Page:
6) once you have placed a cook on the grill, close the dome and leave it closed.  Trust your kamado to do its job and you do yours.  Leave the dome lid shut.  That's your job.  Leave the some shut.  You have really no other job but to leave your dome shut.  The 3-2-1 method violates the first rule of BBQ cooking ... "if you're looking you ain't cooking.". That rule holds doubly true with your Akorn and rins.  Leave your dome shut.

 

7) if you must cut ribs to get them to fit on your Akorn, cut as close to the small end of the rack as you can.  You want to be able to test the doneness of the rack using the bend test.  By slicing your rack in the middle you have absolutely no possible way of legitimately testing your rack's doneness.  

 

You succinctly state that your ribs weren't up to par and that if you got these ribs in a restaurant, you wouldn't go back.  Well do what has been outlined above and don't cook your ribs like you did outlined above.  Listen to the advice given to you above else you'll be ruining cooks for a good long while.  The Gurus here mean to help you.  Take their advice and you'll be feeding your family great cooks for years to come.

 

I wish you well in learning how to control your Akorn, how to let your kamado be a kamado, and in learning how to produce great food on your Akorn.  

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Are you flipping them throughout the cook? Not sure what the veterans do, I'm a newb but I just do this for baby backs (did 2 today):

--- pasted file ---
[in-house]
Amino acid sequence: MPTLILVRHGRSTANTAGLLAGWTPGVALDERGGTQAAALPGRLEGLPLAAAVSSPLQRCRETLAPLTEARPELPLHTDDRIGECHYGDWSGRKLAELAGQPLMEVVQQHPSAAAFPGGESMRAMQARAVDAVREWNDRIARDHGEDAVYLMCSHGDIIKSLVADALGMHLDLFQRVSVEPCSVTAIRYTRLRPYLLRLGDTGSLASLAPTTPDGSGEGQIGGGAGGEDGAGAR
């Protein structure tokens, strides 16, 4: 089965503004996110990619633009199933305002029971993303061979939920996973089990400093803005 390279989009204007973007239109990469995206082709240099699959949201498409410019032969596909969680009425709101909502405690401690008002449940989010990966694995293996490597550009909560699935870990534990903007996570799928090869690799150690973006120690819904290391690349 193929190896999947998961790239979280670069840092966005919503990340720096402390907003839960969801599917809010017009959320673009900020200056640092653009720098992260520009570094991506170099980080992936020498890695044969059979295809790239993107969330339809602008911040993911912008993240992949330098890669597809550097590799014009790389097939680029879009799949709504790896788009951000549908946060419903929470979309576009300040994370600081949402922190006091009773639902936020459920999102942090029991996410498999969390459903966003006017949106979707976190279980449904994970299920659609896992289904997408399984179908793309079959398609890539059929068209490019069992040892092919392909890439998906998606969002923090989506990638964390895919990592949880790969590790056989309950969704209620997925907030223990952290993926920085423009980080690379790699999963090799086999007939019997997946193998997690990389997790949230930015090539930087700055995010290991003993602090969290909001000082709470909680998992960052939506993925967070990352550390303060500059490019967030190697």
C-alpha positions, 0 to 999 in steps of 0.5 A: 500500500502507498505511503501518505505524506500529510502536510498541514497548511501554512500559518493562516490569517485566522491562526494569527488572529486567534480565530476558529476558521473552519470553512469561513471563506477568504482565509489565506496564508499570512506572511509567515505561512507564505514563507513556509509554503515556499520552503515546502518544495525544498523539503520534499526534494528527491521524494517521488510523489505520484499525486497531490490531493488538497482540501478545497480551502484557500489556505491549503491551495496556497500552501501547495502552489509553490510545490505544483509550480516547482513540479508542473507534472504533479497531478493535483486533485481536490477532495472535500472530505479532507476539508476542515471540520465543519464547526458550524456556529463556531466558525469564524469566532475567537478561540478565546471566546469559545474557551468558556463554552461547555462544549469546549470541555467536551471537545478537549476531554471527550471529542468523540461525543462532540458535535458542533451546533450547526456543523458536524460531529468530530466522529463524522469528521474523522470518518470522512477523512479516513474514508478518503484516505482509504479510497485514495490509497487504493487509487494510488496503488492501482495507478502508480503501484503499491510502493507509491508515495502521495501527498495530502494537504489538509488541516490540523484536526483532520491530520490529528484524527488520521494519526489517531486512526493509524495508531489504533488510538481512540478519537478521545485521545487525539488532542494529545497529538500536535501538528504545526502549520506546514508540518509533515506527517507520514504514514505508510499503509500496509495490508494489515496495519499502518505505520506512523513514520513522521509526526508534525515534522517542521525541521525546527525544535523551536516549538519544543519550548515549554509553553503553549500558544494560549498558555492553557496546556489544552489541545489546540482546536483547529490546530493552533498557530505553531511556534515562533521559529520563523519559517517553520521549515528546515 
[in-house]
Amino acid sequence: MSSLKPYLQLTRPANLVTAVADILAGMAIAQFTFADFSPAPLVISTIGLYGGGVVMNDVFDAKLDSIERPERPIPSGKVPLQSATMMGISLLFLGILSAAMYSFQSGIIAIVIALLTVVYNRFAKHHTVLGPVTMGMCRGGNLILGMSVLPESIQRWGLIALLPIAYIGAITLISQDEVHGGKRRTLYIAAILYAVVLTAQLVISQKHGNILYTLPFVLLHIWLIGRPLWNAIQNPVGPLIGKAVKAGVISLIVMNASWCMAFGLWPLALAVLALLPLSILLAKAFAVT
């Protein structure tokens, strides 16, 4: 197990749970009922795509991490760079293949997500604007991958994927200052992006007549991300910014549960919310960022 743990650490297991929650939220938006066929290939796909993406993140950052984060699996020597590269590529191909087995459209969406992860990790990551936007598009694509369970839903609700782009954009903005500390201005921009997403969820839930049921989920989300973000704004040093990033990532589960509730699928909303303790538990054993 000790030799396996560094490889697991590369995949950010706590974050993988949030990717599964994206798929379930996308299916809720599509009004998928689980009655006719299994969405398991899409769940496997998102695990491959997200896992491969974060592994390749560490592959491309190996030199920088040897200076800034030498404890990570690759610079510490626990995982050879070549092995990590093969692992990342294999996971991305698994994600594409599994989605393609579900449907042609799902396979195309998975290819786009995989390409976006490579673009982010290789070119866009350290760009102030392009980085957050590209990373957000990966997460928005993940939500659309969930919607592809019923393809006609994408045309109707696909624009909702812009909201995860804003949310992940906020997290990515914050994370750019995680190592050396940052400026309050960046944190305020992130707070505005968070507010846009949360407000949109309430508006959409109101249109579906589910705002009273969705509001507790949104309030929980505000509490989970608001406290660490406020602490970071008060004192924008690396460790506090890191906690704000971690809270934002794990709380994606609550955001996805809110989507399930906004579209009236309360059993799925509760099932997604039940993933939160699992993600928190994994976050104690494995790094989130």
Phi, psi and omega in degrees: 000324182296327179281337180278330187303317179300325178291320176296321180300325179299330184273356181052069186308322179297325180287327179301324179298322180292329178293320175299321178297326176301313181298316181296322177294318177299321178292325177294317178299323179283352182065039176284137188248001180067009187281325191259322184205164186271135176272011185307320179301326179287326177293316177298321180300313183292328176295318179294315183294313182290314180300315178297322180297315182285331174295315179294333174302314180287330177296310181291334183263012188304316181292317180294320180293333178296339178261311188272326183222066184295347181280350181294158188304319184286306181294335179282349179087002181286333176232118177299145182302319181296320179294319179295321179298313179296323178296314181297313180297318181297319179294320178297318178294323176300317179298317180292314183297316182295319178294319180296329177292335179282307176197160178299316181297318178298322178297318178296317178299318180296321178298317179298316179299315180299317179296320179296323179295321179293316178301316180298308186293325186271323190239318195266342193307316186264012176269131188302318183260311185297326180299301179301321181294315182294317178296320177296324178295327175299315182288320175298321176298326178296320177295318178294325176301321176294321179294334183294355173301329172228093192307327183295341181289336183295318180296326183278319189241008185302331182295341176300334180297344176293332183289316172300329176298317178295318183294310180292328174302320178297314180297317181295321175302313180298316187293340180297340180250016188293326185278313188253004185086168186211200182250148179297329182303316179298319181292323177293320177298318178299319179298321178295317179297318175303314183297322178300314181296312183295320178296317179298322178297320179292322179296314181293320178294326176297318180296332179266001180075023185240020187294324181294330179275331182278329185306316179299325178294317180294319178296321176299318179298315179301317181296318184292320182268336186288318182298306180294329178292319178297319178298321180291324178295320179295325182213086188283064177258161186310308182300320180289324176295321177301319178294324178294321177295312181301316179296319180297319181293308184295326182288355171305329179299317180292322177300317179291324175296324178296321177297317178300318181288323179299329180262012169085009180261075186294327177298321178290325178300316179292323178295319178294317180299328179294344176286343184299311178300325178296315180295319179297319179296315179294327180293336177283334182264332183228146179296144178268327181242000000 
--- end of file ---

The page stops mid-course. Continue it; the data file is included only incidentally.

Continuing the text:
1. Remove membrane, yellow mustard rubbed in for binding, a light sea salt and pepper, generous BBQ dry rub over both sides.

 

2. onto 240ish Akorn that's settled in, drip pan below with some water in it. flip every 30 min for 2.5 hrs, spritz with apple juice. Brought inside, foiled it with butter, honey and brown sugar, another 2 hours in foil. 

 

3. Remove from foil and slathered both sides in Stubbs BBQ sauce. Back into grill 20-30 min each side

 

4. Bring in, rest for 5 min and cut em up.  

 

Didnt even smoke them yet, and people raved. Stole the recipe off YouTube. Akorn hovered from 215 to 275 with minor adjustments of vents depending if it was rising or falling. For most of the cook she locked in beautifully around 240-250....Remote digital probe a game changer. So much fun. 

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6 hours ago, New_England_Akorn said:

Ceramic chef water pan a waste? Should I bother with a drip pan or just let it go onto diffuser stone?

 

I always use a drp pan.  I clean kamado is a safe kamado.  Grease collecting in your kamado is dangerous.  That's one way to suffer a serious burn from a flashback.  Additionally, grease turns rancid between cooks and produces a foul taste on your cook.  A drp pan and a water pan are two entirely different concepts.  Hope this helps.